The Bakkt futures platform was much anticipated plagued with multiple postponements. Now that the platform is finally launched, many scammers are impersonating the company trying to trap unsuspecting investors aiming to steal their digital assets.
One such scammer is a fake website, bakktlaunch.com, which was launched recently. Just like many other classic scams that have come before, this one is asking investors to participate in a crypto giveaway by sending Ethereum and Bitcoin.
The site has even faked the layout of Bakkt’s Medium page where the company makes all its announcements. Then it is promoting a “Bakkt – Official ETH and BTC Giveaway.” The fake website notes:
“We wanted to commemorate such an achievement by holding a giveaway of 5000 BTC and 10000 ETH! A special promotion for BTC and ETH users”
In that context, the site offers two links, one for Ethereum and the other for Bitcoin. It is asking crypto holders to contribute between 0.1 to 10 BTC to get 5 times more Bitcoins. Also, the Ethereum holders are not spared and they are asked to contribute ETH to receive 10 times back in the coin. The fake site added:
“If you participate for 5 BTC or 100 ETH, you will get an additional 100% bonus.”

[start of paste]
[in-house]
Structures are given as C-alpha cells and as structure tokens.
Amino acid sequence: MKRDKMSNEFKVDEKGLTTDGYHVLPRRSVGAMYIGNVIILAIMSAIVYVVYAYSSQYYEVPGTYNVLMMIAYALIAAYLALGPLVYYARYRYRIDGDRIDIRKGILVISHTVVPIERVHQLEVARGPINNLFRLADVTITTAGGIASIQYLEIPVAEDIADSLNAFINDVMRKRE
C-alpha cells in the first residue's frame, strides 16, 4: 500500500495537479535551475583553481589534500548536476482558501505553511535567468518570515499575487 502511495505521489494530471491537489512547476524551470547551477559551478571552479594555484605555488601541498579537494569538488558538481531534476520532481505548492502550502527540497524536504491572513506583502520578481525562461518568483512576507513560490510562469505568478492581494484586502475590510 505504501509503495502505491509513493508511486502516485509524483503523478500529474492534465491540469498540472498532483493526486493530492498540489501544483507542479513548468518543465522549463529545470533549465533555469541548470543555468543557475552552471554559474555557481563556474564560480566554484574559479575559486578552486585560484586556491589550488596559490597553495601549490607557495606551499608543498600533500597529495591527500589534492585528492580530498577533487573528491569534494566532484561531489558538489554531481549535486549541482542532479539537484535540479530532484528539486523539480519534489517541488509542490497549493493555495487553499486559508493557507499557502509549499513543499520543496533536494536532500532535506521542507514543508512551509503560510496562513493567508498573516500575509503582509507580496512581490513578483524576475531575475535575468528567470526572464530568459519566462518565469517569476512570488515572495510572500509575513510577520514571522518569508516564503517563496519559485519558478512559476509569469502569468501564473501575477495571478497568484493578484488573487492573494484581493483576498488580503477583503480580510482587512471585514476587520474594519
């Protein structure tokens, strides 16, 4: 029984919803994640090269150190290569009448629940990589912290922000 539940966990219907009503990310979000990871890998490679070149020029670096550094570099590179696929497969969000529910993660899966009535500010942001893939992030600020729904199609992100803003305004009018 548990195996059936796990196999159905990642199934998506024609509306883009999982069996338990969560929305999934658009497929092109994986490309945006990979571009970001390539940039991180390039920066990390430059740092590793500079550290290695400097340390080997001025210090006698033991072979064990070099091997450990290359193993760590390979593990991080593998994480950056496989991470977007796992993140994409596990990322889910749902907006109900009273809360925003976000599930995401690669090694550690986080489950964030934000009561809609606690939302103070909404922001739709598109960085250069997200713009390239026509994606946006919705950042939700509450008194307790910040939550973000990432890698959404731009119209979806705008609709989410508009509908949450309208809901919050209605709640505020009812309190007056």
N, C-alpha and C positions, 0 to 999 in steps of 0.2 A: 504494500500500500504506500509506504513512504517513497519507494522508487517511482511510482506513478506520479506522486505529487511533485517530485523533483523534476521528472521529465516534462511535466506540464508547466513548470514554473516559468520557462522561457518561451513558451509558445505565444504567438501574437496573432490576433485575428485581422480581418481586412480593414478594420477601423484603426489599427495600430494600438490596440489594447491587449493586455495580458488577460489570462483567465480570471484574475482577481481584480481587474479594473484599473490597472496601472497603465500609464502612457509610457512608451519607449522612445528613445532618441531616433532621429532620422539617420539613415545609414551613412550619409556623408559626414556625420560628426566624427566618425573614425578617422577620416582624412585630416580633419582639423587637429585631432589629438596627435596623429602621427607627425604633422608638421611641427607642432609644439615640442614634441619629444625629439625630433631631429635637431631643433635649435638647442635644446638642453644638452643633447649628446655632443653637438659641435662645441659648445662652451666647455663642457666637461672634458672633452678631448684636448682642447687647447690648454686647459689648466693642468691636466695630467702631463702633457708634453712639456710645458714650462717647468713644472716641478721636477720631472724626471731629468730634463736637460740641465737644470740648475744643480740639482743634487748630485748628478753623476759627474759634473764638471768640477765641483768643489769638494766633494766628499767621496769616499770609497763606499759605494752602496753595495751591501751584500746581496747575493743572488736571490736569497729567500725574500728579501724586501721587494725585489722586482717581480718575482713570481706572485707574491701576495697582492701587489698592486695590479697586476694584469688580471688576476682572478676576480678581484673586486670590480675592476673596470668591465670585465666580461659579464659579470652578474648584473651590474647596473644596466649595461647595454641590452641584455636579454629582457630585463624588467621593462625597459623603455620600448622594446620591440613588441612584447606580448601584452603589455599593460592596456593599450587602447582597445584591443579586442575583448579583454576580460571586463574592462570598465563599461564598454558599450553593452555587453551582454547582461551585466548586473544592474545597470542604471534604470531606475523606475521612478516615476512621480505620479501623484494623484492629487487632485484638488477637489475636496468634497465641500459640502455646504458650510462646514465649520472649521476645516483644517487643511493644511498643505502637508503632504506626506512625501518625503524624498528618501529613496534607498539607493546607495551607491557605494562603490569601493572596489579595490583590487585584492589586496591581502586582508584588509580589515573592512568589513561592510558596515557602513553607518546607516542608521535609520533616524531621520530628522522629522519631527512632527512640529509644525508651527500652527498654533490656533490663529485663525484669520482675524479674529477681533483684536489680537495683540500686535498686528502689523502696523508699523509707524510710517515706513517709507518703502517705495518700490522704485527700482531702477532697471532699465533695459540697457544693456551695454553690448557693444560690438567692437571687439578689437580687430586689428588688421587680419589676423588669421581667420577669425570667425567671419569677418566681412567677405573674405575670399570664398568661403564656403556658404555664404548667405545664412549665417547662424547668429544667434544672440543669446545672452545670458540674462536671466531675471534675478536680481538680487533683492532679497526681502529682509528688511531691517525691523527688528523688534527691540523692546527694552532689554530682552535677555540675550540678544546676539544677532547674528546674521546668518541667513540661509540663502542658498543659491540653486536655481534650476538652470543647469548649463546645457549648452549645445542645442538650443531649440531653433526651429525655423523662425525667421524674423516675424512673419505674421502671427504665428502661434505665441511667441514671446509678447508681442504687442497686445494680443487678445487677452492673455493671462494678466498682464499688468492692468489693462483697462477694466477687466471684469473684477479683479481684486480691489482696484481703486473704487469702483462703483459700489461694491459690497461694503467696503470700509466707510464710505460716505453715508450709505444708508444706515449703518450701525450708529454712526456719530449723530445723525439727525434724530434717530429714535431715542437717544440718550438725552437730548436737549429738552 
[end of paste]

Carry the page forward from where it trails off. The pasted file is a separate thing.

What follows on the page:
Is it a flop for the BTC futures’ launch?
Bakkt recently unveiled its BTC futures trading platform to support the physically-delivered Bitcoin futures trading services in the United States. Nonetheless, just as it was predicted by many commentators and analysts, the demand for Bakkt-sold Bitcoin futures was considerably slow. The platform sold just 57 BTC futures units after two days of trading as published on theice.com.
In the meantime, the regulators around the world are constantly thwarting fraudulent sites and entities. Moreover, they are warning crypto investors to stay away from such scams to avoid losing their investments. In August, the Malta Financial Services Authority (MFSA) reissued its warning targeting all suspicious crypto-related schemes of Bitcoin Revolution. According to MFSA, all these schemes are just “get-rich-quick” scams.
On its part, the Belgian financial watchdog is also constantly updating its cryptocurrency warning list that now contains names of up to 121 suspicious platforms. With more scammers joining the nascent crypto industry, investors are told to remain vigilant to avoid falling into their traps. Whether there are any victims so far or not, all crypto investors are advised to stay away from these ‘get rich quick’ scams.